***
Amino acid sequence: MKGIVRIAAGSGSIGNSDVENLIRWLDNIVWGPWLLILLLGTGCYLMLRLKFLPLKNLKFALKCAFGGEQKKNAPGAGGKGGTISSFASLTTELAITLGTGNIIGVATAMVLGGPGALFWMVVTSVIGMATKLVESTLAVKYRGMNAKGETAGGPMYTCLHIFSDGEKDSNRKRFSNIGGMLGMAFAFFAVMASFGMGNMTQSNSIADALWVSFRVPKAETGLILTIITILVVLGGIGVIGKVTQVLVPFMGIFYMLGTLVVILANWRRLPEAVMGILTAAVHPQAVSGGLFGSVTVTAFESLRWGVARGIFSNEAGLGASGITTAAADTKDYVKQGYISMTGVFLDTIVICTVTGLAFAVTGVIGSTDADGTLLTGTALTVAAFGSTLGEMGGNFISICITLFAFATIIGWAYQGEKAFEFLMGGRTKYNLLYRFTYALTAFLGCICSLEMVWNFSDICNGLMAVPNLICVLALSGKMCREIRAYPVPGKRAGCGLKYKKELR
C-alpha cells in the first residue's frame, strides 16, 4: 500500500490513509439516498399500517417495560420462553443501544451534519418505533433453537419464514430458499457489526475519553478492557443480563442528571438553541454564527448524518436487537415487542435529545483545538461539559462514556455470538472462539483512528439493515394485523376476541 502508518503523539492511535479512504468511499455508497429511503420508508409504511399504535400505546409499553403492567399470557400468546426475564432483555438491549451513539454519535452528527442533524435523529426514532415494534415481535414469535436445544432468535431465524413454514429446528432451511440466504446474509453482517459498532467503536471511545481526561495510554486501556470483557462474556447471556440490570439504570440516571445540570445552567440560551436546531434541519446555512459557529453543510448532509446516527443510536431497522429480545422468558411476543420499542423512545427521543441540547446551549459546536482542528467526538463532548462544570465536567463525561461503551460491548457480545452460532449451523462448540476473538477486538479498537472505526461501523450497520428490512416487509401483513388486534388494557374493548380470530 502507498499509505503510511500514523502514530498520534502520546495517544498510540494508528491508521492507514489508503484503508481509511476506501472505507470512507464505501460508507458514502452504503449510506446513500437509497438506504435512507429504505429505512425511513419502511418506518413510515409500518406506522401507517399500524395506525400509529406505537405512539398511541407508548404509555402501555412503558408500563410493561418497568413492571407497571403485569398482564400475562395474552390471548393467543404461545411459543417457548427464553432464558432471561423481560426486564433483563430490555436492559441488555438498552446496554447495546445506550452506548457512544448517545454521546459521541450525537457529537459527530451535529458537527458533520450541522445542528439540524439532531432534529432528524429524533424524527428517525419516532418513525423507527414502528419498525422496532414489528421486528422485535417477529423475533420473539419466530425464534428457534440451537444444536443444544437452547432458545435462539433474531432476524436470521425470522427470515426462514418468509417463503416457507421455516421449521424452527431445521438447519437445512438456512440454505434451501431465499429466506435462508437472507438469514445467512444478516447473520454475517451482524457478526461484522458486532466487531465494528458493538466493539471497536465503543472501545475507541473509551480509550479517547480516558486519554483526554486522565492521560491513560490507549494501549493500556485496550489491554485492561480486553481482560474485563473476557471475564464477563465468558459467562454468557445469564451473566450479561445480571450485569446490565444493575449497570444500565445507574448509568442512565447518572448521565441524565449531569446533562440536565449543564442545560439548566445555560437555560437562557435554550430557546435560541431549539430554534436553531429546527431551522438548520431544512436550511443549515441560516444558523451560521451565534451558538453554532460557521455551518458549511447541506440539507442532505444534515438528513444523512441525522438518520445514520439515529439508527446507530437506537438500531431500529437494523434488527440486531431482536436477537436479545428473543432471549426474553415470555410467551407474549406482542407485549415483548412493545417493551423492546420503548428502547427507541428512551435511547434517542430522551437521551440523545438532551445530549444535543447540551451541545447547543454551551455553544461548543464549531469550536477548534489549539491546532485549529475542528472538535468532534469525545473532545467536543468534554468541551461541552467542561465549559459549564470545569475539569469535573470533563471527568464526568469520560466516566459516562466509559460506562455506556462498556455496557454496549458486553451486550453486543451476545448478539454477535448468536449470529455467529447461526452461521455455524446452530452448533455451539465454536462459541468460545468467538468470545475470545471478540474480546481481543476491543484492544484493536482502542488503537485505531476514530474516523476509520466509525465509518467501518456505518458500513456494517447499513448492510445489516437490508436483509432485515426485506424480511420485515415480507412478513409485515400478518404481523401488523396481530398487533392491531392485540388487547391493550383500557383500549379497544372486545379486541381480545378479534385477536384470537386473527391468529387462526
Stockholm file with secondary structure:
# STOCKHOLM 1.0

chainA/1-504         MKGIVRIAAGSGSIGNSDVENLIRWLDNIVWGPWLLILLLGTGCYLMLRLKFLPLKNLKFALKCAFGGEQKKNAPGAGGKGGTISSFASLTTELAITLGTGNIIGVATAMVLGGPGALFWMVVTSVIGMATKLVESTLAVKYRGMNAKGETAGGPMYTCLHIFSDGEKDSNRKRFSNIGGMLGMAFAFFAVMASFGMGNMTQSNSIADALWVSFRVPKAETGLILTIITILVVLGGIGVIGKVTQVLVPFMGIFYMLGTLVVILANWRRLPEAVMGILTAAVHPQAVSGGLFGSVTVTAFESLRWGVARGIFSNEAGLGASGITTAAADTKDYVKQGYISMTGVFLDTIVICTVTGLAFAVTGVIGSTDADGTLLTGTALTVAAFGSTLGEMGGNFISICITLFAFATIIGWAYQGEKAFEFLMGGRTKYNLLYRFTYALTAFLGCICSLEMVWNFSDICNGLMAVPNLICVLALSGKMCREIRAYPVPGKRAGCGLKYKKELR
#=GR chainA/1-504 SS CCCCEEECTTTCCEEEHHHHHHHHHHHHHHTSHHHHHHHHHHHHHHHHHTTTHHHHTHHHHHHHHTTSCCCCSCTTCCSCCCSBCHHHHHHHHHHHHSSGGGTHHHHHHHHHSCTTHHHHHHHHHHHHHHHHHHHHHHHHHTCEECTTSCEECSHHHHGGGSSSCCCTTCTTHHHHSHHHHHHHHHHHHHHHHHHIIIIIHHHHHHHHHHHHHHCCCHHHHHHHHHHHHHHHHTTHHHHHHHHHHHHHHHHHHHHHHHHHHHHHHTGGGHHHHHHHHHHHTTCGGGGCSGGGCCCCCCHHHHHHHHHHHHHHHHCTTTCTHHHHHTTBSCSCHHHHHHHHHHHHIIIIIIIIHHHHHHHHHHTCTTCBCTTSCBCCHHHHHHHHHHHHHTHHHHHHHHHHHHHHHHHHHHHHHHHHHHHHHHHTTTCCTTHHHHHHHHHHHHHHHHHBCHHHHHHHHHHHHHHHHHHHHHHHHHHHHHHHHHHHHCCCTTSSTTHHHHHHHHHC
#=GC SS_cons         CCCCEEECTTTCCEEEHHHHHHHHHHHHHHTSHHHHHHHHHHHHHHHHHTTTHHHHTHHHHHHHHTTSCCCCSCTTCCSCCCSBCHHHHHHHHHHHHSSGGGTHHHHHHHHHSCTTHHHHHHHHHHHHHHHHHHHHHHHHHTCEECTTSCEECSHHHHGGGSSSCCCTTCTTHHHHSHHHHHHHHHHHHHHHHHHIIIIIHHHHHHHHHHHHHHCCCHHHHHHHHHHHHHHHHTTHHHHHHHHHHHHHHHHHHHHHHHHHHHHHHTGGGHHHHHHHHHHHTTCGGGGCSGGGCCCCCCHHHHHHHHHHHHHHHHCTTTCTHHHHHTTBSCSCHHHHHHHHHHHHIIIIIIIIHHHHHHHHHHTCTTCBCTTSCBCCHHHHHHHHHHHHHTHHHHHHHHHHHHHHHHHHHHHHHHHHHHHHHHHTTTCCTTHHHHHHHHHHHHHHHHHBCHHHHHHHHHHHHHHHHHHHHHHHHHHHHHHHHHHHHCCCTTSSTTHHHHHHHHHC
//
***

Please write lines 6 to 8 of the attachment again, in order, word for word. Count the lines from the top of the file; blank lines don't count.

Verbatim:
#=GR chainA/1-504 SS CCCCEEECTTTCCEEEHHHHHHHHHHHHHHTSHHHHHHHHHHHHHHHHHTTTHHHHTHHHHHHHHTTSCCCCSCTTCCSCCCSBCHHHHHHHHHHHHSSGGGTHHHHHHHHHSCTTHHHHHHHHHHHHHHHHHHHHHHHHHTCEECTTSCEECSHHHHGGGSSSCCCTTCTTHHHHSHHHHHHHHHHHHHHHHHHIIIIIHHHHHHHHHHHHHHCCCHHHHHHHHHHHHHHHHTTHHHHHHHHHHHHHHHHHHHHHHHHHHHHHHTGGGHHHHHHHHHHHTTCGGGGCSGGGCCCCCCHHHHHHHHHHHHHHHHCTTTCTHHHHHTTBSCSCHHHHHHHHHHHHIIIIIIIIHHHHHHHHHHTCTTCBCTTSCBCCHHHHHHHHHHHHHTHHHHHHHHHHHHHHHHHHHHHHHHHHHHHHHHHTTTCCTTHHHHHHHHHHHHHHHHHBCHHHHHHHHHHHHHHHHHHHHHHHHHHHHHHHHHHHHCCCTTSSTTHHHHHHHHHC
#=GC SS_cons         CCCCEEECTTTCCEEEHHHHHHHHHHHHHHTSHHHHHHHHHHHHHHHHHTTTHHHHTHHHHHHHHTTSCCCCSCTTCCSCCCSBCHHHHHHHHHHHHSSGGGTHHHHHHHHHSCTTHHHHHHHHHHHHHHHHHHHHHHHHHTCEECTTSCEECSHHHHGGGSSSCCCTTCTTHHHHSHHHHHHHHHHHHHHHHHHIIIIIHHHHHHHHHHHHHHCCCHHHHHHHHHHHHHHHHTTHHHHHHHHHHHHHHHHHHHHHHHHHHHHHHTGGGHHHHHHHHHHHTTCGGGGCSGGGCCCCCCHHHHHHHHHHHHHHHHCTTTCTHHHHHTTBSCSCHHHHHHHHHHHHIIIIIIIIHHHHHHHHHHTCTTCBCTTSCBCCHHHHHHHHHHHHHTHHHHHHHHHHHHHHHHHHHHHHHHHHHHHHHHHTTTCCTTHHHHHHHHHHHHHHHHHBCHHHHHHHHHHHHHHHHHHHHHHHHHHHHHHHHHHHHCCCTTSSTTHHHHHHHHHC
//